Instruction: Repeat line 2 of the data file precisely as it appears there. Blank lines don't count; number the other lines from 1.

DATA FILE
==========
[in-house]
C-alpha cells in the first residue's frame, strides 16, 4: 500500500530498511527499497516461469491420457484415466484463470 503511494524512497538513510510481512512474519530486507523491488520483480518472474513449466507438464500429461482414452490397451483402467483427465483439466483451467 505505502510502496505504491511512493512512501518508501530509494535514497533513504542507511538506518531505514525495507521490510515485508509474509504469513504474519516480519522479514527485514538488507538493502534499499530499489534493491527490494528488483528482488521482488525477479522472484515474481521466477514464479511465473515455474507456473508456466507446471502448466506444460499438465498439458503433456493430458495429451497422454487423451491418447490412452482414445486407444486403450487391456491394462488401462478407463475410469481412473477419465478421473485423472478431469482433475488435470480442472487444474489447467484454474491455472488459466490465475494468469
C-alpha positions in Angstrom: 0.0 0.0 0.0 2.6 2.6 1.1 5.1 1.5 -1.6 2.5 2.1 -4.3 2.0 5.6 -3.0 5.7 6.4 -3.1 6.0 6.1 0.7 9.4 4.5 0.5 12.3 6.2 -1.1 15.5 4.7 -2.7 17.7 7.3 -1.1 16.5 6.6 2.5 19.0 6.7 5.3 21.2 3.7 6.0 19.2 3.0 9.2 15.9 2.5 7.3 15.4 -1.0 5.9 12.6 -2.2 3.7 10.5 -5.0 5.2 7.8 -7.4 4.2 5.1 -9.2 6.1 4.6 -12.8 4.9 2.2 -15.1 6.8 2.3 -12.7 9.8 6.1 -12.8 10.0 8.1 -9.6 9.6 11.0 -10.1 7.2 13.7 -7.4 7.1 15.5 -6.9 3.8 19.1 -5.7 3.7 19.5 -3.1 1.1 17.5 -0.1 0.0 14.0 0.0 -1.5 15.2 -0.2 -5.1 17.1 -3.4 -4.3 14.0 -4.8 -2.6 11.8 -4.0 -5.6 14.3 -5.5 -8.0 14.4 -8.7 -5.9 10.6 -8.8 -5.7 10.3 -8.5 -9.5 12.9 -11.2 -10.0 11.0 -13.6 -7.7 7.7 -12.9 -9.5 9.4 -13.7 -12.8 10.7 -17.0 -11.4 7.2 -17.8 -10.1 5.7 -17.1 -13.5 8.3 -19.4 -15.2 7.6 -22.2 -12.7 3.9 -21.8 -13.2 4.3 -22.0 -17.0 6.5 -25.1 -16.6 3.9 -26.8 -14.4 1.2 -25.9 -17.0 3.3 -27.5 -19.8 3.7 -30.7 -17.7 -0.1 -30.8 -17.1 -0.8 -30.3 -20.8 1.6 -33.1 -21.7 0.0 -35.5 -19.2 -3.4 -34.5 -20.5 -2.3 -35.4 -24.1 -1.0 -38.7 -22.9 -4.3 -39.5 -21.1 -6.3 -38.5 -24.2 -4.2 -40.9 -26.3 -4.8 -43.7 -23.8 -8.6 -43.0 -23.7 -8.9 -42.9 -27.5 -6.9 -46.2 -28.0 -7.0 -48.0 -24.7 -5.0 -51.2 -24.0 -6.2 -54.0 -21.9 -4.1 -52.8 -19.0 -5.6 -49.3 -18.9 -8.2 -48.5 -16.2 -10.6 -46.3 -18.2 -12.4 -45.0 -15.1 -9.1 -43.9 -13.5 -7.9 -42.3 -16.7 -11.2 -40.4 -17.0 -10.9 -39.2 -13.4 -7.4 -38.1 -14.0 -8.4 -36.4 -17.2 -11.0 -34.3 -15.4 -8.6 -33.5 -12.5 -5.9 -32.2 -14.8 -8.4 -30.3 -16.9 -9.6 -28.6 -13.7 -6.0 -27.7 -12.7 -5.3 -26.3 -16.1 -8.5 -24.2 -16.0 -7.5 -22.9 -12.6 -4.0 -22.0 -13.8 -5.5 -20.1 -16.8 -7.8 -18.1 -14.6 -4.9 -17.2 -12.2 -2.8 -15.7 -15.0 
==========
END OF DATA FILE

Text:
C-alpha cells in the first residue's frame, strides 16, 4: 500500500530498511527499497516461469491420457484415466484463470 503511494524512497538513510510481512512474519530486507523491488520483480518472474513449466507438464500429461482414452490397451483402467483427465483439466483451467 505505502510502496505504491511512493512512501518508501530509494535514497533513504542507511538506518531505514525495507521490510515485508509474509504469513504474519516480519522479514527485514538488507538493502534499499530499489534493491527490494528488483528482488521482488525477479522472484515474481521466477514464479511465473515455474507456473508456466507446471502448466506444460499438465498439458503433456493430458495429451497422454487423451491418447490412452482414445486407444486403450487391456491394462488401462478407463475410469481412473477419465478421473485423472478431469482433475488435470480442472487444474489447467484454474491455472488459466490465475494468469